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GRATITUDE IS EASY after you’ve survived a heart attack. First on my list, of course, is life itself — I’m grateful to still be alive. Tied for first is my partner Ruth Einstein, whose love and fortitude keep me going. Without Ruth, my heart beats with less meaning. Next on the list is you.
As I mentioned in my earlier dispatch about this cardiac adventure, your flood of cards and emails far exceeds my ability to respond. I would reach out to each and every one of you, but, hey, the prospect of hundreds of replies only raises my heart rate. So here instead I’ll offer you three hearts from nature — my expression of gratitude to all of you, whether you’ve written to me or not.
But first, at the risk of omitting some, I’m grateful for you older guys who’ve shared survival stories from your very own heart attacks. Not a club I would have voluntarily joined, but its members are resilient and inspiring. Next, my students at UVM are another powerful source of encouragement for me — and for our collective future on this planet. (I’ll have fresh assignments for you soon.) Colleagues at Eagle Hill Institute, the Vermont Housing and Conservation Board, the Vermont Center for Ecostudies, the Vermont chapter of The Nature Conservancy, North Branch Nature Center, Northern Woodlands, and the Vermont Entomological Society, to name a few, have all reached out; what a privilege to be even a small part of their vital work. And other than being here in Vermont this autumn, I would be in no other place than Monhegan Island, from whose wonderful coastal Maine melting pot I have received such kindness; I will miss you all — and your migrating birds — this fall.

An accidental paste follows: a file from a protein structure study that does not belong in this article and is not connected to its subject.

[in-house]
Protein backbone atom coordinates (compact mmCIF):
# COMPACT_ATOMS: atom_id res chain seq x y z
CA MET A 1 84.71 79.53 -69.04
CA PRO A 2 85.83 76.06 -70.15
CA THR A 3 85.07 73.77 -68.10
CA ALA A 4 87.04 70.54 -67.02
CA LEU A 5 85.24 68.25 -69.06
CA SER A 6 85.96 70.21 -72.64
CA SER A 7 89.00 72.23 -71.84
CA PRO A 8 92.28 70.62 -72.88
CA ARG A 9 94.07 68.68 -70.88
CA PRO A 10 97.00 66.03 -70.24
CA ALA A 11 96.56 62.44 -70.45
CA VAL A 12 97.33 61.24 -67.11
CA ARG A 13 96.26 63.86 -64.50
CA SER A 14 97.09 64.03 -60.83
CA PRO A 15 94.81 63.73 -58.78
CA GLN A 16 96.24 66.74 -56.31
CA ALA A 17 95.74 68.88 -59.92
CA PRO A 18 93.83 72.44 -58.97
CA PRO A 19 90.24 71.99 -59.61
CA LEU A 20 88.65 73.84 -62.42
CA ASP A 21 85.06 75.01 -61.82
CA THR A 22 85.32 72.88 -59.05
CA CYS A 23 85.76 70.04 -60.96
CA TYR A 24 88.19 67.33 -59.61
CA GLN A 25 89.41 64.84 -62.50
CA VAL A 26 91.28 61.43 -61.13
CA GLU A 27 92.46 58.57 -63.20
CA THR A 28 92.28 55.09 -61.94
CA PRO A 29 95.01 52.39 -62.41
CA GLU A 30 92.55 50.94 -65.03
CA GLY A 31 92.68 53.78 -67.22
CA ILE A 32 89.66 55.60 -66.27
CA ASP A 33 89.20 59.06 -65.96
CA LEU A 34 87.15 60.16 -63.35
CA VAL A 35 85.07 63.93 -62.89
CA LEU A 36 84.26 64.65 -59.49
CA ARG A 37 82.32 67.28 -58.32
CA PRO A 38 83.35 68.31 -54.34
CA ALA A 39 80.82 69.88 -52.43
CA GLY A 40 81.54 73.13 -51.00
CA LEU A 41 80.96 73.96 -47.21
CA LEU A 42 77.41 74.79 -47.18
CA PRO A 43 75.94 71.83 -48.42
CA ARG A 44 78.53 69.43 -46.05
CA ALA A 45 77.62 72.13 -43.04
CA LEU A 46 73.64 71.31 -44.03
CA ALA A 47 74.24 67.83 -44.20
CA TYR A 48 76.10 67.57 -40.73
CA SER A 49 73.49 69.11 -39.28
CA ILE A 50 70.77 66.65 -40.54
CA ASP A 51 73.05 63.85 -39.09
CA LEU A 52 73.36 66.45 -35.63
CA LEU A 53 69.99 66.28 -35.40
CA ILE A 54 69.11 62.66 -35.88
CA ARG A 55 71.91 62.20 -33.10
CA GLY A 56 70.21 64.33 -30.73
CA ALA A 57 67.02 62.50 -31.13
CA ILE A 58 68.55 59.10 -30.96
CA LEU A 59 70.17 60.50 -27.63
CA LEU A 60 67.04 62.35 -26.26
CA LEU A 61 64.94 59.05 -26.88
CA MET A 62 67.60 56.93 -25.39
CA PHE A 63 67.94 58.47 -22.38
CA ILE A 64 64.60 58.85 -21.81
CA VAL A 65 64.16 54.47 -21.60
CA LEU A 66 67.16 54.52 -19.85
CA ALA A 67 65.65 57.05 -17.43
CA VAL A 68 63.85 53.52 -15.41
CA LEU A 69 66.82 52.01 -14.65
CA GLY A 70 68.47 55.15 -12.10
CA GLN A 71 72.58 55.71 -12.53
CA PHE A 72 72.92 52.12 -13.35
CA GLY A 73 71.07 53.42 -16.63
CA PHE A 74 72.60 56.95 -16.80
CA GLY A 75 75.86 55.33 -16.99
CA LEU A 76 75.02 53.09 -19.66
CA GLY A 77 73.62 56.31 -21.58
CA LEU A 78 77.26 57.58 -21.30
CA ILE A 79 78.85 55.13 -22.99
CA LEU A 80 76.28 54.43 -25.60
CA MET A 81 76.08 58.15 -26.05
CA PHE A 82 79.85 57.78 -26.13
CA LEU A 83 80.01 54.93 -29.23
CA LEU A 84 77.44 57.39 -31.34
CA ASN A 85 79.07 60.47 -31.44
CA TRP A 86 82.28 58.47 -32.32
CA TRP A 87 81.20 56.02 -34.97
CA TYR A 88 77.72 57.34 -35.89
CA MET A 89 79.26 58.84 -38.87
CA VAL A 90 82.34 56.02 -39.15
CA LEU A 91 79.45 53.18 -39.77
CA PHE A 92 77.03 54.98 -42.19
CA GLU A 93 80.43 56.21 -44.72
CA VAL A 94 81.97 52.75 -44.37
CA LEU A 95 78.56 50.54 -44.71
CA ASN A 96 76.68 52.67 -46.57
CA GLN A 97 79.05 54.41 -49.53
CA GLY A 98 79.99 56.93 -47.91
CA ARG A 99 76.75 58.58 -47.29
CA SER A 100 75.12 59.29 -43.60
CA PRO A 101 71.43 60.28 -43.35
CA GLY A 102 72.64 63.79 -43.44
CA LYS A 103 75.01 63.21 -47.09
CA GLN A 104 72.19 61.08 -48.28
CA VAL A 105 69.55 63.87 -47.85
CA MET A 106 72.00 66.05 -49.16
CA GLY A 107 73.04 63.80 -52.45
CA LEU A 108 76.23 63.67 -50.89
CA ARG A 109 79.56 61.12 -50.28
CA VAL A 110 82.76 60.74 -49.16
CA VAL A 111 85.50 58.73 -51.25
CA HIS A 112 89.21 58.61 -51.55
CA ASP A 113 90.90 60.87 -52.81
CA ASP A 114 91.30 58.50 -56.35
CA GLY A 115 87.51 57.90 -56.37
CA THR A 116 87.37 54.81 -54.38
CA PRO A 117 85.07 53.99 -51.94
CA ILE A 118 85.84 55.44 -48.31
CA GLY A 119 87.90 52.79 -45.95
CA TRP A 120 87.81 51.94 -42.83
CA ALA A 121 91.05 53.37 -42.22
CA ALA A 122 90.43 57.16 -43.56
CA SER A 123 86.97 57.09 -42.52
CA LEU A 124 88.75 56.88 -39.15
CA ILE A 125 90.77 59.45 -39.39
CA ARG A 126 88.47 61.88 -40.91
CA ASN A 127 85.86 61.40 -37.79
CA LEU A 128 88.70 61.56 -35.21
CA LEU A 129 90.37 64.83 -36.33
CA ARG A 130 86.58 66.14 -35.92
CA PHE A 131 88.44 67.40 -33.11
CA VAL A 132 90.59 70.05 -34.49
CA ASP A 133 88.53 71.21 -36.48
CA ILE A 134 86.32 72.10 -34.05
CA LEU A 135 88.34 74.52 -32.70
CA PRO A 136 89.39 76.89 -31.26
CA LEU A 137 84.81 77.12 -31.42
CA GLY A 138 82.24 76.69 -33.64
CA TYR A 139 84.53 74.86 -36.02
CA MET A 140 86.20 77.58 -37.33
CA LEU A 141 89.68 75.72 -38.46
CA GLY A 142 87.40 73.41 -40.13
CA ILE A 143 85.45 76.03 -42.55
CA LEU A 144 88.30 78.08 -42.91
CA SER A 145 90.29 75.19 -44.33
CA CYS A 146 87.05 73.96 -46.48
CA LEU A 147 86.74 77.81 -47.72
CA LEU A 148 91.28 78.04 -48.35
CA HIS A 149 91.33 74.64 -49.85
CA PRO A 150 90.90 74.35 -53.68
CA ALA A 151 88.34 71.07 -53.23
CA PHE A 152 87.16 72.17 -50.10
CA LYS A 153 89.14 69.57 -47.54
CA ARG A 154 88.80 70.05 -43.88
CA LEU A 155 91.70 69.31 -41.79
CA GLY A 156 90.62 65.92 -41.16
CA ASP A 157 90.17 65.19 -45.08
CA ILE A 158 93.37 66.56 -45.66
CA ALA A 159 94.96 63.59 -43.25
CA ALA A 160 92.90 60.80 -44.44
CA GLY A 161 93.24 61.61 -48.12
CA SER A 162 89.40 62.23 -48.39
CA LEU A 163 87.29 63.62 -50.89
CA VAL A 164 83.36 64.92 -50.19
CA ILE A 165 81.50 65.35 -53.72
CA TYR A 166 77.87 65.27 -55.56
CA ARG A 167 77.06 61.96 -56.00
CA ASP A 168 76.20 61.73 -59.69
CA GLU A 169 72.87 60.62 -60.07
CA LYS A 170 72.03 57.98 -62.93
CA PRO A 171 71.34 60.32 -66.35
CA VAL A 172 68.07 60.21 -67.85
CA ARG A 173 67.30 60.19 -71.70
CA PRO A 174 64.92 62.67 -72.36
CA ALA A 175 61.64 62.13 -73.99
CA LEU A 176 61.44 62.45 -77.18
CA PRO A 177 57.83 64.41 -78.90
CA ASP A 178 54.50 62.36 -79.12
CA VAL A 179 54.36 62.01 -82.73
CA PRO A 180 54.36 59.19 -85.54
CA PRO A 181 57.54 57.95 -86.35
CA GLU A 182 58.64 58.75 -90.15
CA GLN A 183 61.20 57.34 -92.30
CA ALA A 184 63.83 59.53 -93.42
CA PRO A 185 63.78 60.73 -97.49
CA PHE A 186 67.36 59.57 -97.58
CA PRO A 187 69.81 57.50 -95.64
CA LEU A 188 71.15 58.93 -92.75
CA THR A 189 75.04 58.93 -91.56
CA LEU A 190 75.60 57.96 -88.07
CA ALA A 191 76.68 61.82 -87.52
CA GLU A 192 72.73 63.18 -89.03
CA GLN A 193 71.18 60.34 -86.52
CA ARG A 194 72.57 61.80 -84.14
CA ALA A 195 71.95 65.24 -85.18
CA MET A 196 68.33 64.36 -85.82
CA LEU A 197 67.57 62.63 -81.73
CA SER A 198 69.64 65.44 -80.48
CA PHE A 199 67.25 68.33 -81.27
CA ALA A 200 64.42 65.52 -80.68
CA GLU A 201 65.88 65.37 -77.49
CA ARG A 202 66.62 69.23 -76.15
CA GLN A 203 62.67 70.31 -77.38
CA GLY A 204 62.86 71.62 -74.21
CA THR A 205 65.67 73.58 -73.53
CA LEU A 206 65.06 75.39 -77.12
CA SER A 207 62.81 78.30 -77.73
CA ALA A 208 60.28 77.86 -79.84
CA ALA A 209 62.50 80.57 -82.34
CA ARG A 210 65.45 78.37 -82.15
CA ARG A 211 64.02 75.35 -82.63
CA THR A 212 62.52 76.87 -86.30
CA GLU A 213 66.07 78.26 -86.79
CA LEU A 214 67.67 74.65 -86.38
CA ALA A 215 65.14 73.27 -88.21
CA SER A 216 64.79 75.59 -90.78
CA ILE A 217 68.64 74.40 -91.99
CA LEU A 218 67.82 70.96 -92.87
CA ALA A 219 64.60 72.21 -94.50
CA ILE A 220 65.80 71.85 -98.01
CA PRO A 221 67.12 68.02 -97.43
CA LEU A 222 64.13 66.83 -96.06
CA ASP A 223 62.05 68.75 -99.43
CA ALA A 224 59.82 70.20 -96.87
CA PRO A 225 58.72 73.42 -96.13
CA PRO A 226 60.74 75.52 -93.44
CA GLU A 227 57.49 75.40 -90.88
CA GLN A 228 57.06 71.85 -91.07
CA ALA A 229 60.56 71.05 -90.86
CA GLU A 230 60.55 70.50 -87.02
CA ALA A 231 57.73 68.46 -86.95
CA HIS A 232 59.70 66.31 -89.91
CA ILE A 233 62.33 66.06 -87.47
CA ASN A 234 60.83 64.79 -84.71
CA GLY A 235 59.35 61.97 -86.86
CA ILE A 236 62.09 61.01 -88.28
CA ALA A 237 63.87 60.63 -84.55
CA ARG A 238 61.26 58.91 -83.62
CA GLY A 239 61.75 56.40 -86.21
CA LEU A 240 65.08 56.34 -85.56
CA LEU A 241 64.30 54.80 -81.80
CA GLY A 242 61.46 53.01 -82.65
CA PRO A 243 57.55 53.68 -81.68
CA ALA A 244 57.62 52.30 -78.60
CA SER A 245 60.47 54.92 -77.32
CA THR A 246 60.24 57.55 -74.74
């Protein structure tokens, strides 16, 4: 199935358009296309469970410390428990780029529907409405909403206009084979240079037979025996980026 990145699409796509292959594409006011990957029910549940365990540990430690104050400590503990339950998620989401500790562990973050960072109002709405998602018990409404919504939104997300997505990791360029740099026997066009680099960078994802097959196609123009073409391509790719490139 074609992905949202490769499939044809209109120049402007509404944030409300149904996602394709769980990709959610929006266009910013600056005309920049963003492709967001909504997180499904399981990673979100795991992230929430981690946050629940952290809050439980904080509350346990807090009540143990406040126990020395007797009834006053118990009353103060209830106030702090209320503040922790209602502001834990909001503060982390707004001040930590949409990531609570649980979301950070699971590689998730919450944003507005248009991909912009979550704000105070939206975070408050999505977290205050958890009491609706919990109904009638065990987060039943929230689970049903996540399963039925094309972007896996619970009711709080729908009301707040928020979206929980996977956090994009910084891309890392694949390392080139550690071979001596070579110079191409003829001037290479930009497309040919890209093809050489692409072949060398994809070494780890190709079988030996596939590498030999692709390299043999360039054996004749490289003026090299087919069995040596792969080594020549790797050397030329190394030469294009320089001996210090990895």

Finally, of course, I owe thanks to all of you who’ve been out with me in nature; your kind support reminds me of the vast diversity of life we’ve shared over the past three decades. We have discovered so much together; let’s discover more.
(Read some of this outpouring of support in the comments section of my last blog post. I only wish you could read the notes on all the cards coming to me in the mail here at home.)
So, at long last, here on the blog are three hearts. Above you’ll find a couple of (sideways) aqua-colored hearts on the underside of that Red Admiral. (Thanks to Elinor Osborn for pointing those out to me.) Next are the undertail coverts on a Northern Flicker (courtesy of Marygrace Barber and emailed to me in a nice note from Peg Ackerson). Finally, you’ll find red hearts along the abdomen of a Calico Pennant dragonfly.